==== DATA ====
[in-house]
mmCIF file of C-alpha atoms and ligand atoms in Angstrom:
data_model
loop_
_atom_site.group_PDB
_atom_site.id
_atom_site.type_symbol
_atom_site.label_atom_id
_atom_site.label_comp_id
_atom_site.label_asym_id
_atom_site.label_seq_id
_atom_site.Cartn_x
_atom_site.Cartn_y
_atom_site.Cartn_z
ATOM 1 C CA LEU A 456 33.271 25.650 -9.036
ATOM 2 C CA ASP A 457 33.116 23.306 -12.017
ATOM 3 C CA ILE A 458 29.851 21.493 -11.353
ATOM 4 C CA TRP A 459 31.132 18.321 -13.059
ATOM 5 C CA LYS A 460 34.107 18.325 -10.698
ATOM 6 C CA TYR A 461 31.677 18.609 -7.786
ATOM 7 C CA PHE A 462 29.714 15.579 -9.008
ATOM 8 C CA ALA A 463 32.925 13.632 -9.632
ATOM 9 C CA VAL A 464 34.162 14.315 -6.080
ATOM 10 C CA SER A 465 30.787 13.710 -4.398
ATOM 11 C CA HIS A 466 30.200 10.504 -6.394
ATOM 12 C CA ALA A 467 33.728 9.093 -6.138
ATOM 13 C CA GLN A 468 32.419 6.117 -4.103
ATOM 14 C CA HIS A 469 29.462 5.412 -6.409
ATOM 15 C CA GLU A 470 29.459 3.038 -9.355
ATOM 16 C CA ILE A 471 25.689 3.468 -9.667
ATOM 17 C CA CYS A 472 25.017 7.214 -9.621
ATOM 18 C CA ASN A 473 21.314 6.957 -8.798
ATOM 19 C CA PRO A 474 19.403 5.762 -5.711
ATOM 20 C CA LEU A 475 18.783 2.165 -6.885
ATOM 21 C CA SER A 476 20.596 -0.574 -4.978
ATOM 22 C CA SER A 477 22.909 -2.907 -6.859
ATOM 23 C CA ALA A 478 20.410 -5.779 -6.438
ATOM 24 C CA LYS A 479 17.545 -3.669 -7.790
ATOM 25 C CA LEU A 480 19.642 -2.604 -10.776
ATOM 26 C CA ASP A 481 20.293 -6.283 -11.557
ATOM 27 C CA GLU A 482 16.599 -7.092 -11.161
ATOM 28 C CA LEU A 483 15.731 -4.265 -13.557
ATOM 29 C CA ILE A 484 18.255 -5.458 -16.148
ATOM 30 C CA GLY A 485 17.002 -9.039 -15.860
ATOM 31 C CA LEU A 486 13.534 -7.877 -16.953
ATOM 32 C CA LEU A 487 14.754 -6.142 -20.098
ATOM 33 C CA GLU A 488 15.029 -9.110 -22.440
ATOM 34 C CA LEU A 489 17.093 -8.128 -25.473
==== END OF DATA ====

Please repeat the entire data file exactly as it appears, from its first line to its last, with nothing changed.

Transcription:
[in-house]
mmCIF file of C-alpha atoms and ligand atoms in Angstrom:
data_model
loop_
_atom_site.group_PDB
_atom_site.id
_atom_site.type_symbol
_atom_site.label_atom_id
_atom_site.label_comp_id
_atom_site.label_asym_id
_atom_site.label_seq_id
_atom_site.Cartn_x
_atom_site.Cartn_y
_atom_site.Cartn_z
ATOM 1 C CA LEU A 456 33.271 25.650 -9.036
ATOM 2 C CA ASP A 457 33.116 23.306 -12.017
ATOM 3 C CA ILE A 458 29.851 21.493 -11.353
ATOM 4 C CA TRP A 459 31.132 18.321 -13.059
ATOM 5 C CA LYS A 460 34.107 18.325 -10.698
ATOM 6 C CA TYR A 461 31.677 18.609 -7.786
ATOM 7 C CA PHE A 462 29.714 15.579 -9.008
ATOM 8 C CA ALA A 463 32.925 13.632 -9.632
ATOM 9 C CA VAL A 464 34.162 14.315 -6.080
ATOM 10 C CA SER A 465 30.787 13.710 -4.398
ATOM 11 C CA HIS A 466 30.200 10.504 -6.394
ATOM 12 C CA ALA A 467 33.728 9.093 -6.138
ATOM 13 C CA GLN A 468 32.419 6.117 -4.103
ATOM 14 C CA HIS A 469 29.462 5.412 -6.409
ATOM 15 C CA GLU A 470 29.459 3.038 -9.355
ATOM 16 C CA ILE A 471 25.689 3.468 -9.667
ATOM 17 C CA CYS A 472 25.017 7.214 -9.621
ATOM 18 C CA ASN A 473 21.314 6.957 -8.798
ATOM 19 C CA PRO A 474 19.403 5.762 -5.711
ATOM 20 C CA LEU A 475 18.783 2.165 -6.885
ATOM 21 C CA SER A 476 20.596 -0.574 -4.978
ATOM 22 C CA SER A 477 22.909 -2.907 -6.859
ATOM 23 C CA ALA A 478 20.410 -5.779 -6.438
ATOM 24 C CA LYS A 479 17.545 -3.669 -7.790
ATOM 25 C CA LEU A 480 19.642 -2.604 -10.776
ATOM 26 C CA ASP A 481 20.293 -6.283 -11.557
ATOM 27 C CA GLU A 482 16.599 -7.092 -11.161
ATOM 28 C CA LEU A 483 15.731 -4.265 -13.557
ATOM 29 C CA ILE A 484 18.255 -5.458 -16.148
ATOM 30 C CA GLY A 485 17.002 -9.039 -15.860
ATOM 31 C CA LEU A 486 13.534 -7.877 -16.953
ATOM 32 C CA LEU A 487 14.754 -6.142 -20.098
ATOM 33 C CA GLU A 488 15.029 -9.110 -22.440
ATOM 34 C CA LEU A 489 17.093 -8.128 -25.473